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Home > About Us > Quality & Safety > Infection Prevention
This section provides you information on how we are working to ensure that the treatment you receive at Mercy goes as planned with no unexpected problems.
The Joint Commission has created some universal reporting (Core) measures to help compare hospitals on things that can reduce the chances of getting an infection. It gets posted on the Medicare website at regular intervals. Though it is somewhat historical, it can show how well we are performing as compared to other Iowa and US hospitals.
Currently, 95 percent of Mercy employees have received their flu vaccine. 42 percent is the national average.
In working to keep you healthy, Mercy also has developed other initiatives to help reduce the spread of disease, including CAUTI, CDiff and environmental surveillance.
There are many ways we can help you not get an infection. If you have Pneumonia and are a patient at Mercy, you may be offered an influenza vaccination (Oct-Apr) and pneumococcal vaccination. If you are having a surgery, chances are you will be given an antibiotic just before surgery and for a day after surgery.
Nationally 42% of healthcare workers will receive the annual influenza vaccination. Here at Mercy, we highly encourage our staff to receive the free vaccination in an order to protect our patients, visitors and coworkers. The more people vaccinated, the better our chance our environment is protected against allowing influenza to live and spread in our facility.
It is no fun being sick. Each year one in five people in the United States gets the flu and many are hospitalized.
During the flu season, the CDC monitors positive cultures around the US. This tells us when we are at peak season. Peak will historically occur in February, but can arrive as early as November and as late as April (lasting through May). Our best defense is the vaccine. National Information
Because there are a lot of reasons you feel sick during the flu season, it is best to know what symptoms are related to the cold vs. flu.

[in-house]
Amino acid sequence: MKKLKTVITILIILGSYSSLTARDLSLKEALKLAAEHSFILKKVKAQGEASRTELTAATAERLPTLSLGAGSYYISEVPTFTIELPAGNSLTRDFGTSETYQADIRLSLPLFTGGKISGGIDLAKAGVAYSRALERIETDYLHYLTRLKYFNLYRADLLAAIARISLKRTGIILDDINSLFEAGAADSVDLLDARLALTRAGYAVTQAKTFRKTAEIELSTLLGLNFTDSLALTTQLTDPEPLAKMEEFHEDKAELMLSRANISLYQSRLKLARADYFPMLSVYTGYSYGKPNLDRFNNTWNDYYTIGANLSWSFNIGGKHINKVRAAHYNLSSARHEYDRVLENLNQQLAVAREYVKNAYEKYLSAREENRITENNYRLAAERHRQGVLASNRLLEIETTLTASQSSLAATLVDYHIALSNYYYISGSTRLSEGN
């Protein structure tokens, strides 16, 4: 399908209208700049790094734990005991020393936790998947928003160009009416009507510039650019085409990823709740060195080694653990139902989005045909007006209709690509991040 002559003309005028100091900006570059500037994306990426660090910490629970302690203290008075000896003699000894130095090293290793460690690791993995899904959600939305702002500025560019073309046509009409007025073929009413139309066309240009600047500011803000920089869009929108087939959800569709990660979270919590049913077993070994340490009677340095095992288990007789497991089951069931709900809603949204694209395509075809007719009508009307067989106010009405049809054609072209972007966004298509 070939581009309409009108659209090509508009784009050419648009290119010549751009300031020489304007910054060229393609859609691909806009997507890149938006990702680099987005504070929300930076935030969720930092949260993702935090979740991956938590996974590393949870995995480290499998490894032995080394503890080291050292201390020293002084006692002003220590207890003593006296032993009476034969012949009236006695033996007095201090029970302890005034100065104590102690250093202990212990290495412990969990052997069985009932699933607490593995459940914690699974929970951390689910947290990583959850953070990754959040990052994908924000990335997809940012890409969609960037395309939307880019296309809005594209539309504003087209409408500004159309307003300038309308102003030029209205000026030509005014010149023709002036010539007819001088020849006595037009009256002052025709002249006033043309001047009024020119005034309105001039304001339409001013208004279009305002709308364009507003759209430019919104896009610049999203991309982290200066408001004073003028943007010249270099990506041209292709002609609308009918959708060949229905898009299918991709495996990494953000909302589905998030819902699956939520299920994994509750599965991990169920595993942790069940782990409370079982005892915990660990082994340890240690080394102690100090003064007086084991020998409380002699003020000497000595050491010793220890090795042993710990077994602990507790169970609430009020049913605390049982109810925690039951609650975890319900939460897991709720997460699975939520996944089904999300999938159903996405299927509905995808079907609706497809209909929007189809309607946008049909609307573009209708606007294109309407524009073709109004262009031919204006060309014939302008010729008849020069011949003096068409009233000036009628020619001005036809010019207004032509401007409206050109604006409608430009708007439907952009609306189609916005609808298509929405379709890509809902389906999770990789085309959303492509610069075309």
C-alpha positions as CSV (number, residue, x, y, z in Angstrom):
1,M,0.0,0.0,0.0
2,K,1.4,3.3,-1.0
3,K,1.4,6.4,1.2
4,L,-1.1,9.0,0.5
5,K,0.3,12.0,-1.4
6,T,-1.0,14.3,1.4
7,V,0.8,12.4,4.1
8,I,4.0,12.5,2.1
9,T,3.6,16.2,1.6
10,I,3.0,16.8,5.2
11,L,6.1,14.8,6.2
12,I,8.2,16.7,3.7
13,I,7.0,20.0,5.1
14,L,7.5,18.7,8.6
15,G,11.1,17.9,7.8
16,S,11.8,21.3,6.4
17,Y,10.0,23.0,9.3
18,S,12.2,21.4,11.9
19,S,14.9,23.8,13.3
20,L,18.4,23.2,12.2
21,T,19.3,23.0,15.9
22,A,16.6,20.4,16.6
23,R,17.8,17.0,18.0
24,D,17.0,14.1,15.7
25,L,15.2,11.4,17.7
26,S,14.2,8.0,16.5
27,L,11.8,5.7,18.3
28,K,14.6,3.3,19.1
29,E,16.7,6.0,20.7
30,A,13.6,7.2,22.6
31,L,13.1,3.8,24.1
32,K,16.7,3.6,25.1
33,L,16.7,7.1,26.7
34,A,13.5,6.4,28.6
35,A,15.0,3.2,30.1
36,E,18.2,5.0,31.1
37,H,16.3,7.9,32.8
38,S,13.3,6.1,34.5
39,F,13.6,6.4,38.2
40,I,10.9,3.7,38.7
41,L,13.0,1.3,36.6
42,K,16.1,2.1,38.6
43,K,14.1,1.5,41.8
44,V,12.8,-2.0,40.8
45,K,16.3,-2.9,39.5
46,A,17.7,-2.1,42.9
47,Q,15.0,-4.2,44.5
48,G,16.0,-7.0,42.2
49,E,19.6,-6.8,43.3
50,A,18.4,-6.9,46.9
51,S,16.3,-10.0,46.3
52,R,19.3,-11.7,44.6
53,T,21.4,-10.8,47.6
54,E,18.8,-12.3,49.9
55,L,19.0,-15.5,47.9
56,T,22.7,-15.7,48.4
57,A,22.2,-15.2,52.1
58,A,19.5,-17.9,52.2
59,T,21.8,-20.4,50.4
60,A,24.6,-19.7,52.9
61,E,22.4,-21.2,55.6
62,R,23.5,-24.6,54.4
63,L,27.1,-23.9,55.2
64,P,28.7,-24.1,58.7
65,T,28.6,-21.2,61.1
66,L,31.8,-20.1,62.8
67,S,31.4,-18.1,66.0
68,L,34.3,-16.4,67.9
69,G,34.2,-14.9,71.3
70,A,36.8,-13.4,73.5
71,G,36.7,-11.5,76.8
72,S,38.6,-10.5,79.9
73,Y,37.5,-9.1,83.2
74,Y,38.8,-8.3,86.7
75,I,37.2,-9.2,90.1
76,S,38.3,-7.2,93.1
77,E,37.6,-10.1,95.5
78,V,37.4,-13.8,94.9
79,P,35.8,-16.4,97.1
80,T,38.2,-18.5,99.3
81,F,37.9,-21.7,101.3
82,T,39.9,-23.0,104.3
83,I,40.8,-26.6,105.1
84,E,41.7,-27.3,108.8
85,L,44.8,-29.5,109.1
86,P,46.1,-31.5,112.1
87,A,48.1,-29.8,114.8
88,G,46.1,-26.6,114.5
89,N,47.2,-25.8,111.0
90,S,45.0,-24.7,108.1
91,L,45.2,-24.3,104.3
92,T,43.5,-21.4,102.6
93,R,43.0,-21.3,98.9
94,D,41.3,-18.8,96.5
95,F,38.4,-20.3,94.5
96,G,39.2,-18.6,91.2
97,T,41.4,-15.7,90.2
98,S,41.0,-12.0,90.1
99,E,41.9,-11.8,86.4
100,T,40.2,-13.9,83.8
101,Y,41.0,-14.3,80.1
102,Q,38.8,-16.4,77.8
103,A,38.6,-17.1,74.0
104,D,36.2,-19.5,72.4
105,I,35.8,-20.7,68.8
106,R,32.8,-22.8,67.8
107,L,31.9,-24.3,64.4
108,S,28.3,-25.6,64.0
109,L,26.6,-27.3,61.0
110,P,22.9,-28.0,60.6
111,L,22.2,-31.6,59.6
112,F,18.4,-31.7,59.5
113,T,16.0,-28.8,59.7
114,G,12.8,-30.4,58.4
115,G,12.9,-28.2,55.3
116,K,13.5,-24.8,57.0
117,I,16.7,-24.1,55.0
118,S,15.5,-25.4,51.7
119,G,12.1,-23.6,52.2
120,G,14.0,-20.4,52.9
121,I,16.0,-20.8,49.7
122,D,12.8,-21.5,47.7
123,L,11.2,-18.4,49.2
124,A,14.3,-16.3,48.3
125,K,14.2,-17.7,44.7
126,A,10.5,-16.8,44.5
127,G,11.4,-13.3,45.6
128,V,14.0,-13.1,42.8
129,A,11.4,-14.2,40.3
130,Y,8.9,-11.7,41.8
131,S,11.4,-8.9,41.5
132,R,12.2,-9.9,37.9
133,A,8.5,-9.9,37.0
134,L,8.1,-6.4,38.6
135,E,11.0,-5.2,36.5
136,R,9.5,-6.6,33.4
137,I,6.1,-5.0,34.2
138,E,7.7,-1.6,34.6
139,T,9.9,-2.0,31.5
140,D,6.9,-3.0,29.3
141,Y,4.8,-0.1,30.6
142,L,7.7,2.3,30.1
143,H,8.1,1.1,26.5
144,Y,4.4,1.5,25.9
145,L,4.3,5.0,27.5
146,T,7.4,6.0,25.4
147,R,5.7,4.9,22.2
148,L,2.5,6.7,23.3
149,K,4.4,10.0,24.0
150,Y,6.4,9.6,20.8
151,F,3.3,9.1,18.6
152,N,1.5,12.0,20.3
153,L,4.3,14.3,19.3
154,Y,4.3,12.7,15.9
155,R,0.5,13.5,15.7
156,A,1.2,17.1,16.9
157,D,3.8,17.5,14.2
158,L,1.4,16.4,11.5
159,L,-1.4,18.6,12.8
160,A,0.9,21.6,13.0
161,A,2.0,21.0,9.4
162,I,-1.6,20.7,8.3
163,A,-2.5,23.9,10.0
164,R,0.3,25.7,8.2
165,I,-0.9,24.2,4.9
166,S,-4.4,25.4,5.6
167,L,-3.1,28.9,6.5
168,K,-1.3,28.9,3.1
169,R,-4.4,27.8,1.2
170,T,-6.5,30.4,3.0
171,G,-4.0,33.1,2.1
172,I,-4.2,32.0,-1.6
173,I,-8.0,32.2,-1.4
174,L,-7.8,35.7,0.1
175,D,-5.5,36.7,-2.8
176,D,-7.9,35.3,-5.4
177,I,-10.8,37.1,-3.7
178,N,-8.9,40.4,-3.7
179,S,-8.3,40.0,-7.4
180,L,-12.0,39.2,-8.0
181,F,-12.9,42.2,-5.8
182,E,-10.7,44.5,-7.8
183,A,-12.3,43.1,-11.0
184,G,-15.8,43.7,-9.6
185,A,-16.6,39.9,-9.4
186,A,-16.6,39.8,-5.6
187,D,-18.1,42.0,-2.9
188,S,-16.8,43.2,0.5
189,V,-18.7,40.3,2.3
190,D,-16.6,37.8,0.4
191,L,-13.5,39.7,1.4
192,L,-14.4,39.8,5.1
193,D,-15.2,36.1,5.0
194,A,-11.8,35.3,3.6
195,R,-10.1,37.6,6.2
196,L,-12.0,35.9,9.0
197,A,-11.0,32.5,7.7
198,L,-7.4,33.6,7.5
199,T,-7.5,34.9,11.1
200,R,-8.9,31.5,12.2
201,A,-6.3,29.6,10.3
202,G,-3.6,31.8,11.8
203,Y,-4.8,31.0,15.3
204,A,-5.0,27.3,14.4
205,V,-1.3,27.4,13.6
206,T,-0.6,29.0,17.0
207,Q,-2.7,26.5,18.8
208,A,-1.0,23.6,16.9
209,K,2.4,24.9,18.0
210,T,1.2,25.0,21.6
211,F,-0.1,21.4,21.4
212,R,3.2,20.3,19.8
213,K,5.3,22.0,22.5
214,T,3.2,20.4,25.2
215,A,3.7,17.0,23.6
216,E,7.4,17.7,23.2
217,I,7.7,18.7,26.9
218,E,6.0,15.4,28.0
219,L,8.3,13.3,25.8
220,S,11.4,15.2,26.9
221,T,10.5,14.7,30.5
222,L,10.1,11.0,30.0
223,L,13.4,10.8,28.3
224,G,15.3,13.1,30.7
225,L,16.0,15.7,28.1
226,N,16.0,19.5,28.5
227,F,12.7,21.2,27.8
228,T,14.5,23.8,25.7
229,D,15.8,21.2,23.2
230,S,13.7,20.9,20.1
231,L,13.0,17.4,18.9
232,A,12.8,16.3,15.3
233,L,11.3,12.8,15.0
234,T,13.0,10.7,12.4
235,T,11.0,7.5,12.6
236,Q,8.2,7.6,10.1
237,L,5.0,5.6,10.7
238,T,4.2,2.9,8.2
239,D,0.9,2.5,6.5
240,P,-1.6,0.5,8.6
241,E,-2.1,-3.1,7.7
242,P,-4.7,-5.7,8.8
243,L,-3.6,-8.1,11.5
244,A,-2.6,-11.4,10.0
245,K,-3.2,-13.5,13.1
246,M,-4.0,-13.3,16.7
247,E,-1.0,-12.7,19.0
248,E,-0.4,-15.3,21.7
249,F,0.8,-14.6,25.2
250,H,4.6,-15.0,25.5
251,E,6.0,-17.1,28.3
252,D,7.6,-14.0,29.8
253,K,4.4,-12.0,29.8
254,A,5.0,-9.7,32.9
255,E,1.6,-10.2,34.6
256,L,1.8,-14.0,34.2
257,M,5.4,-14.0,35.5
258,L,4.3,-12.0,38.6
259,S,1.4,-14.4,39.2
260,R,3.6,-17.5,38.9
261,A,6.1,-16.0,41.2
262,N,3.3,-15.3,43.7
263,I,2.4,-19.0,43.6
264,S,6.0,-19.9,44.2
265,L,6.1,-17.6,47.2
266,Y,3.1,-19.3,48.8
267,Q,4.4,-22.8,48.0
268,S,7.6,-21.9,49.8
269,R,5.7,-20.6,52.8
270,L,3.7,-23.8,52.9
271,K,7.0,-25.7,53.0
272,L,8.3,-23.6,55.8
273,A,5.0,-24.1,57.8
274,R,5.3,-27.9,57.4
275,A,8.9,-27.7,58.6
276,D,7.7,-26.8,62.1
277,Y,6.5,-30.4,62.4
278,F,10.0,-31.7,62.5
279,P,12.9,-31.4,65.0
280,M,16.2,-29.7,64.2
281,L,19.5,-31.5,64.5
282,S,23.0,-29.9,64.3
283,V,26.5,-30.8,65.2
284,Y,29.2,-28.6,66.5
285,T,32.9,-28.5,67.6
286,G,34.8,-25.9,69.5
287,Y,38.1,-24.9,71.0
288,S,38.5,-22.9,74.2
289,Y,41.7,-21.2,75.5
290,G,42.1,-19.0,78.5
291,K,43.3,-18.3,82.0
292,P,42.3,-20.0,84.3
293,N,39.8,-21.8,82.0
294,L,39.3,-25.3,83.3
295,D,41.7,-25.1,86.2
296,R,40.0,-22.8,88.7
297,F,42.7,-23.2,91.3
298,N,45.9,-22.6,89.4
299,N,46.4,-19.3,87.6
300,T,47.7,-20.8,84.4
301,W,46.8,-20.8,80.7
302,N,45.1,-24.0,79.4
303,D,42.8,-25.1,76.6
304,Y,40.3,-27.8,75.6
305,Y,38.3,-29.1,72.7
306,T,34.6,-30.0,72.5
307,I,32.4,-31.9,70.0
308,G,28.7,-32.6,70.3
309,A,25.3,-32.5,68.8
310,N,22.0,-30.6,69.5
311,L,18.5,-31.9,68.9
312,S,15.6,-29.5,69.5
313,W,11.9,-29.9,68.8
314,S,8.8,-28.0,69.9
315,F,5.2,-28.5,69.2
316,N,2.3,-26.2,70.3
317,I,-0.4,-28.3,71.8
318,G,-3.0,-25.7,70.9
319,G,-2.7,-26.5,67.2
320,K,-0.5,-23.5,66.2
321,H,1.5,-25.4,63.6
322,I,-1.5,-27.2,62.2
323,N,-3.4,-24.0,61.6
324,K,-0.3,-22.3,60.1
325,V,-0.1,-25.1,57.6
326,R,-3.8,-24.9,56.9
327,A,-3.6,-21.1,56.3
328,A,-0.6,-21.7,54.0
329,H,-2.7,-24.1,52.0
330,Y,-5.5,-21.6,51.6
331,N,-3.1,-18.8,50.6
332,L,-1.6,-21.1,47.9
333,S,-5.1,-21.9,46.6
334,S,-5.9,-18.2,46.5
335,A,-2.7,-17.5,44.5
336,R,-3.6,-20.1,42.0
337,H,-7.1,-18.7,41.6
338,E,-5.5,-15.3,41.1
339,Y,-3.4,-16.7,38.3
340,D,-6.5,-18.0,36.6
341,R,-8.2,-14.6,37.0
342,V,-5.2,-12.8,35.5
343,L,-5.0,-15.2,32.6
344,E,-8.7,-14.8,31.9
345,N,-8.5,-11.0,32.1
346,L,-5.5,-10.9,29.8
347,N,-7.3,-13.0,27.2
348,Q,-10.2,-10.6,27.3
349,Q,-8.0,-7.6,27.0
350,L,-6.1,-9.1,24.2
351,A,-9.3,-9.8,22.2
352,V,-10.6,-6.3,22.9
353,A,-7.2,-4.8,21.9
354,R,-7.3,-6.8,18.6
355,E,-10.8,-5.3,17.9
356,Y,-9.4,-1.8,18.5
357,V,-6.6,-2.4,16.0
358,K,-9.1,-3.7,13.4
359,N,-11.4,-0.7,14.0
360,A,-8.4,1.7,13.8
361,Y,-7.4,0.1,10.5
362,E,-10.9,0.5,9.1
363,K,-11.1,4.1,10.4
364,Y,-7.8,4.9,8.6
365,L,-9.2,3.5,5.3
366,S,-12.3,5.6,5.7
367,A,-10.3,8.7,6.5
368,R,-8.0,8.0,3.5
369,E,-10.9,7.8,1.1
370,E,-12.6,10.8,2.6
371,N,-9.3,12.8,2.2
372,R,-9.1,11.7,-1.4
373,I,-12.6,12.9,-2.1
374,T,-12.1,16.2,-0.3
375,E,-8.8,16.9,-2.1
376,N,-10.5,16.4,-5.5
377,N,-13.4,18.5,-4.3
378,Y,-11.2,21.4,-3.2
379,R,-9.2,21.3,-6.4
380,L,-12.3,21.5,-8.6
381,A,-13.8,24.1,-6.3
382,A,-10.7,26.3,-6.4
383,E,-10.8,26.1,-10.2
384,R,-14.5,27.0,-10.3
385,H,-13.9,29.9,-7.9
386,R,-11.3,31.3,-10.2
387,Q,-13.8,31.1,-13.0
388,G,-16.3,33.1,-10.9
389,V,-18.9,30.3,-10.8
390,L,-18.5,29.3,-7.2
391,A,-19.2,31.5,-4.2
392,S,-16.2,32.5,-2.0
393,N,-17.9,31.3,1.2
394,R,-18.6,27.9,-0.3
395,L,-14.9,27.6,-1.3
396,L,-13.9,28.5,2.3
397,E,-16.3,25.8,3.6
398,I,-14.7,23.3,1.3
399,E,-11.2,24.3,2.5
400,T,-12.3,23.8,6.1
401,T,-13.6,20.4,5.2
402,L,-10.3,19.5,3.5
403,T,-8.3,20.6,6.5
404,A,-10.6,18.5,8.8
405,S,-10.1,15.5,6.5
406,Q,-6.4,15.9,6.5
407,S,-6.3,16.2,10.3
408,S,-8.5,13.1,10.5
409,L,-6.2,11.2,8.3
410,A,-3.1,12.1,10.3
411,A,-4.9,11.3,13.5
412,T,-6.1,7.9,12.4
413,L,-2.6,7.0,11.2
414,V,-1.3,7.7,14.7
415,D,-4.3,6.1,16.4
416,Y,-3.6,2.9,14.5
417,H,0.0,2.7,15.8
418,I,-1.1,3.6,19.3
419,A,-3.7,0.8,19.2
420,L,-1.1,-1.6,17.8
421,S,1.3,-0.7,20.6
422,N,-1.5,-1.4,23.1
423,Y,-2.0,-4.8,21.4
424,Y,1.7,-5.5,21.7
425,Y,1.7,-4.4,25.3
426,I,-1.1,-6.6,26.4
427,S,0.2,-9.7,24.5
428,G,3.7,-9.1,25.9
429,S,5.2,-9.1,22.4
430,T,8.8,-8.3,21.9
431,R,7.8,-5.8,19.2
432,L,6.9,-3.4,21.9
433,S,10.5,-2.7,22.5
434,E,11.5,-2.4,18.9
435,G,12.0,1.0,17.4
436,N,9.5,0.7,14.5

MRSA, also known as Methicillin Resistant Staph Aureus has been around for a long time in healthcare. We have antibiotics to combat this infection, but it remains a "Superbug" because it has learned to be resistant to many different antibiotics. In the past decade, MRSA has learned to grow out in the community and infect healthy people, including our children and teenagers. This has caused a heightened frenzy around MRSA. The good news is (1) there are treatment options and (2) MRSA is easy to remove with proper cleaning and disinfectants.
Community-acquired MRSA rates are steadily on the rise. If you go into the doctor for a skin infection, chances are they are looking for MRSA. CA-MRSA comes in the form of a diaper rash, infected pimple, "bug bite" or cut that is taking too long to heal or getting worse fast.
At Mercy, we complete active surveillance cultures (ASC) on patients who may be at risk of carrying MRSA; these are called colonized patients. If you are told you are colonized, you do not have an infection; the bacteria lives on your skin but it is not causing you any harm. In most situations, you will not be treated with antibiotics to get rid of it. You can live the rest of your life with MRSA with the possibility you will never get an infection from it. The best literature available at the moment comes from the State of Washington, Living with MRSA. We encourage anyone with MRSA or who has a loved one with MRSA to read the booklet; it was made especially for you.
Higher percentages are better.
10/1/17 – 3/31/18Source: Hospital Compare